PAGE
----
Lincolnshire catchment advisor Kelly Hewson-Fisher

Lincolnshire catchment advisor Kelly Hewson-Fisher

Although pesticides are a vital part of UK agriculture’s tool box, many have been lost because of their impact on water quality or the aquatic environment.  For growers, the impact of losing a pesticide can be huge particularly where no alternatives exist.  Farmers are left wondering whether the crop can be grown in the rotation.  If alternative products exist, are they as good? Do they work? Are they cost effective?

Compared to many other EU countries the UK has a large area of land with mechanically improved drainage which means pesticides applied can move very quickly (via the drains) into the watercourses.  Although when a pesticide loses its approval it is illegal to use, with some products banned many years ago like IPU (2009) and Terbutyrn (2008) still regularly detected in surface water sources.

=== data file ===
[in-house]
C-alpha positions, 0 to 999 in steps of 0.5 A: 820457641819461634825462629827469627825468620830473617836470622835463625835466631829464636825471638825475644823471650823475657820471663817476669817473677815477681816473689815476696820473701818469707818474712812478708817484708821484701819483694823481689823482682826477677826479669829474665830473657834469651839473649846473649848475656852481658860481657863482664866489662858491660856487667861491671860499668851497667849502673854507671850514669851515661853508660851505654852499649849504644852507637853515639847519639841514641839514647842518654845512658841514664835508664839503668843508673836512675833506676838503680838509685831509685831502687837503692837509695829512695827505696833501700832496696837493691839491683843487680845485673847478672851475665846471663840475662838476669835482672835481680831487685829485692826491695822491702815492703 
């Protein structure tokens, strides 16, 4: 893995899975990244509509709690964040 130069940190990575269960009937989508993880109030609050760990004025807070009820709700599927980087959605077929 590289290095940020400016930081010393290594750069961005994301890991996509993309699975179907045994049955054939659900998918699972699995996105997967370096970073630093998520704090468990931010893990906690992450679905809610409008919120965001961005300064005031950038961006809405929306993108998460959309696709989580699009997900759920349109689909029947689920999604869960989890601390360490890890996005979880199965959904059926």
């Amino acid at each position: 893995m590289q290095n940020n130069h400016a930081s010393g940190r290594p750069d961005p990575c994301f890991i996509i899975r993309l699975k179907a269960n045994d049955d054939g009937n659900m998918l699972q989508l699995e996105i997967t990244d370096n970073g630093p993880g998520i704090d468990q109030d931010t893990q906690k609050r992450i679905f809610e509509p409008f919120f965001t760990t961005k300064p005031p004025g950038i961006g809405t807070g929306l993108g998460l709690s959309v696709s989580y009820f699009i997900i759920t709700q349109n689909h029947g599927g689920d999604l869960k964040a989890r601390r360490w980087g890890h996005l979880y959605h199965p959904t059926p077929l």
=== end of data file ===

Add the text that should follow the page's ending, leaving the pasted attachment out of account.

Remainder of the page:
In the past, many organisations (including Government) have run pesticide amnesty schemes to enable the safe, anonymous disposal of banned or redundant pesticides.  By encouraging their safe disposal, a significant environmental risk is reduced.

Having spoken with a number of local Lincolnshire farmers and agronomists we felt it appropriate to launch a free Pesticide Amnesty scheme in selected catchments around the Louth Canal, Great Eau and River Ancholme.

What to do:

  • Have a look in your chemical store and identify any unwanted,expired or unused pesticides.
  • Contact David Brown at Chemclear Ltd on 07436 077304 or email to arrange collection.
  • David will complete and supply all the paperwork to comply with legislation.

The Amnesty is completely confidential and available for a limited time – on a first come first served basis so now is the time to take a look and register.

Posted by anglianblog